The Works of the Rev. Jonathan Swift/Volume 17/A New Song of New Similes

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While this work is included within The Works of the Rev. Jonathan Swift and is not attributed to anyone other than Jonathan Swift, it may have been written by another member of the Scriblerus Club. The club, which was founded in 1714, included Jonathan Swift, Alexander Pope, John Gay, John Arbuthnot, Henry St John, and Thomas Parnell.


MY passion is as mustard strong;
I sit all sober sad,
Drunk as a piper all day long,
Or like a March hare mad.

Round as a hoop the bumpers flow;
I drink, yet can't forget her;
For, though as drunk as David's sow,
I love her still the better.

Pert as a pearmonger I'd be,
If Molly were but kind;
Cool as a cucumber could see
The rest of womankind.

Like a stuck pig I gaping stare,
And eye her o'er and o'er;
Lean as a rake with sighs and care,
Sleek as a mouse before.

Plump as a partridge was I known,
And soft as silk my skin;
My cheeks as fat as butter grown;
But as a groat now thin!

I, melancholy as a cat,
Am kept awake to peep;
But she, insensible of that,
Sound as a top can sleep.

Hard is her heart as flint or stone;
She laughs to see me pale;
And merry as a grig is grown,
And brisk as bottled ale.

The God of Love, at her approach,
Is busy as a bee!
Hearts sound as any bell or roach
Are smit, and sigh like me.

Ah me! as thick as hops or hail,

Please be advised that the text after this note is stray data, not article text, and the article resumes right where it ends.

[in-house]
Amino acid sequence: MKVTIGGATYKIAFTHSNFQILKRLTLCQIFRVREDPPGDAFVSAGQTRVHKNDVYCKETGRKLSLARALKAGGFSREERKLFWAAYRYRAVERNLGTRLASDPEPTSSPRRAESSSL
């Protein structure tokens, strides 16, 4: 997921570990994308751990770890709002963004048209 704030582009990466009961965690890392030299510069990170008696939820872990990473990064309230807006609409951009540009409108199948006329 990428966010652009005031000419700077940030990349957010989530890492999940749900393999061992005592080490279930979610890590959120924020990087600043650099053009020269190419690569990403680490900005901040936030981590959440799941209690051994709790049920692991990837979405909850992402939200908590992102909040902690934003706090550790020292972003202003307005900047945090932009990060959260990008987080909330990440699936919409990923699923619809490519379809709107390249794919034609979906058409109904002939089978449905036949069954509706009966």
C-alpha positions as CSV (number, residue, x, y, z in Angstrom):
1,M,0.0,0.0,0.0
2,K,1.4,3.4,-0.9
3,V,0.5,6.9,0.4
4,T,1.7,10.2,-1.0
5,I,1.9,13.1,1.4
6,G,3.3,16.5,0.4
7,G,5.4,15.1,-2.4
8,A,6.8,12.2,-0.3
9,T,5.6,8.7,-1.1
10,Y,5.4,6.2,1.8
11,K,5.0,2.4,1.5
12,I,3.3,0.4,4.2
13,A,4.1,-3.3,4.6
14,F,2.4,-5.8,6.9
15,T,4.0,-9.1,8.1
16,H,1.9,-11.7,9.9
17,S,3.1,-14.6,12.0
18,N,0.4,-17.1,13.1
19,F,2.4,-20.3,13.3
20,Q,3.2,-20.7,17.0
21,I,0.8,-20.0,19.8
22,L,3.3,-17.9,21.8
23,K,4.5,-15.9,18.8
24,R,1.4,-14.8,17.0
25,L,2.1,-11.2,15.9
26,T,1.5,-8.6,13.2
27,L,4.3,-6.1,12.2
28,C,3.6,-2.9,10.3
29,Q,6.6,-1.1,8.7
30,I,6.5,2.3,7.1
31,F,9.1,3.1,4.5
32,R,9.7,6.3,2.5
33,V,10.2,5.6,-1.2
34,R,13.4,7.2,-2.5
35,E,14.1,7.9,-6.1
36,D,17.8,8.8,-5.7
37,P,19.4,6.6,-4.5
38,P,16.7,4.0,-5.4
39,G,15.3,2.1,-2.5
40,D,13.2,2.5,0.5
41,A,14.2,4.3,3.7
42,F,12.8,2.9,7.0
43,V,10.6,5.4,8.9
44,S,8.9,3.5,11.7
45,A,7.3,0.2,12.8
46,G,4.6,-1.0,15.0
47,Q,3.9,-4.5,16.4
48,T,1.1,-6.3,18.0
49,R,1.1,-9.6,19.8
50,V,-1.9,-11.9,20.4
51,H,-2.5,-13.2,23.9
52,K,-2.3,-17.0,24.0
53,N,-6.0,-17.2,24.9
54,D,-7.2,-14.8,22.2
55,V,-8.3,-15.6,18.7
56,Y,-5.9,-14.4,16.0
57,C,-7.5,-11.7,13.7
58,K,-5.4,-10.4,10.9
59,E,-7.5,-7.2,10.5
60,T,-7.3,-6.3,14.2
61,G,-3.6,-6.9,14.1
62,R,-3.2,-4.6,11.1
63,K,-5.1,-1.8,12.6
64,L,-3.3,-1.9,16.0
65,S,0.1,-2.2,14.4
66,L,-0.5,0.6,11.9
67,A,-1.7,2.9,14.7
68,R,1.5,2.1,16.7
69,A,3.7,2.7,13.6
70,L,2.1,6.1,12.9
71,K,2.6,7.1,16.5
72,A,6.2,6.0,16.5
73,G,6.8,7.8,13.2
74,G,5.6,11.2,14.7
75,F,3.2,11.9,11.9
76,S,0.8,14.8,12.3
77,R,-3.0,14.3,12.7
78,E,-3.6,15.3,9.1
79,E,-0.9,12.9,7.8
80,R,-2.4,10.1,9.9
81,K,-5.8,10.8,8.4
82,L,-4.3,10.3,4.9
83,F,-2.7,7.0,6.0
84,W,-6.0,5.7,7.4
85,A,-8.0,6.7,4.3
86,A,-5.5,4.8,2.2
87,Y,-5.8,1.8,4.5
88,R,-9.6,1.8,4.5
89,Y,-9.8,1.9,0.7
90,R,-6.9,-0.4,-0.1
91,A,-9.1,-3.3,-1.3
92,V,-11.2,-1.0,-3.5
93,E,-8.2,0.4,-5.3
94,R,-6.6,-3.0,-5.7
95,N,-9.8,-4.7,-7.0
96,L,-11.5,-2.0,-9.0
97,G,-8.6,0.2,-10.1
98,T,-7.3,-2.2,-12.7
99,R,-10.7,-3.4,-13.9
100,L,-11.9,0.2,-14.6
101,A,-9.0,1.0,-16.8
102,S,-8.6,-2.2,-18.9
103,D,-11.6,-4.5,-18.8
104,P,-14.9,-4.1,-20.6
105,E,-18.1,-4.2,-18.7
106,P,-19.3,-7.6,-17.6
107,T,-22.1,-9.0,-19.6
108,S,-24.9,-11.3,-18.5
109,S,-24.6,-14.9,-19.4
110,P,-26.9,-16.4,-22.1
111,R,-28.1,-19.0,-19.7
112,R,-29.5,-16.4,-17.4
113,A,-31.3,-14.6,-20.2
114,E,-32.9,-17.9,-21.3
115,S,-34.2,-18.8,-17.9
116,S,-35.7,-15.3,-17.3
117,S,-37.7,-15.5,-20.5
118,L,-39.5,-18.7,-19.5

The fine men crowd about her:
But soon as dead as a door-nail
Shall I be, if without her.

Straight as my leg her shape appears;
O were we join'd together!
My heart would be scotfree from cares,
And lighter than a feather.

As fine as fivepence is her mien;
No drum was ever tighter;
Her glance is as the razor keen,
And not the sun is brighter.

As soft as pap her kisses are:
Methinks I taste them yet;
Brown as a berry is her hair,
Her eyes as black as jet.

As smooth as glass, as white as curds,
Her pretty hand invites;
Sharp as a needle are her words;
Her wit like pepper bites.

Brisk as a body-louse she trips,
Clean as a penny drest:
Sweet as a rose her breath and lips,
Round as the globe her breast.

Full as an egg was I with glee,
And happy as a king:
Good Lord! how all men envied me!
She lov'd like any thing.

But, false as Hell, she, like the wind,
Chang'd as her sex must do;
Though seeming as the turtle kind,
And like the Gospel true.

If I and Molly could agree,
Let who would take Peru!
Great as an emp'ror should I be,
And richer than a Jew.

Till you grow tender as a chick,
I'm dull as any post:
Let us like burs together stick,
And warm as any toast.

You'll know me truer than a die,
And wish me better sped,
Flat as a flounder when I lie,
And as a herring dead.

Sure as a gun she'll drop a tear,
And sigh, perhaps, and wish,
When I am rotten as a pear,
And mute as any fish.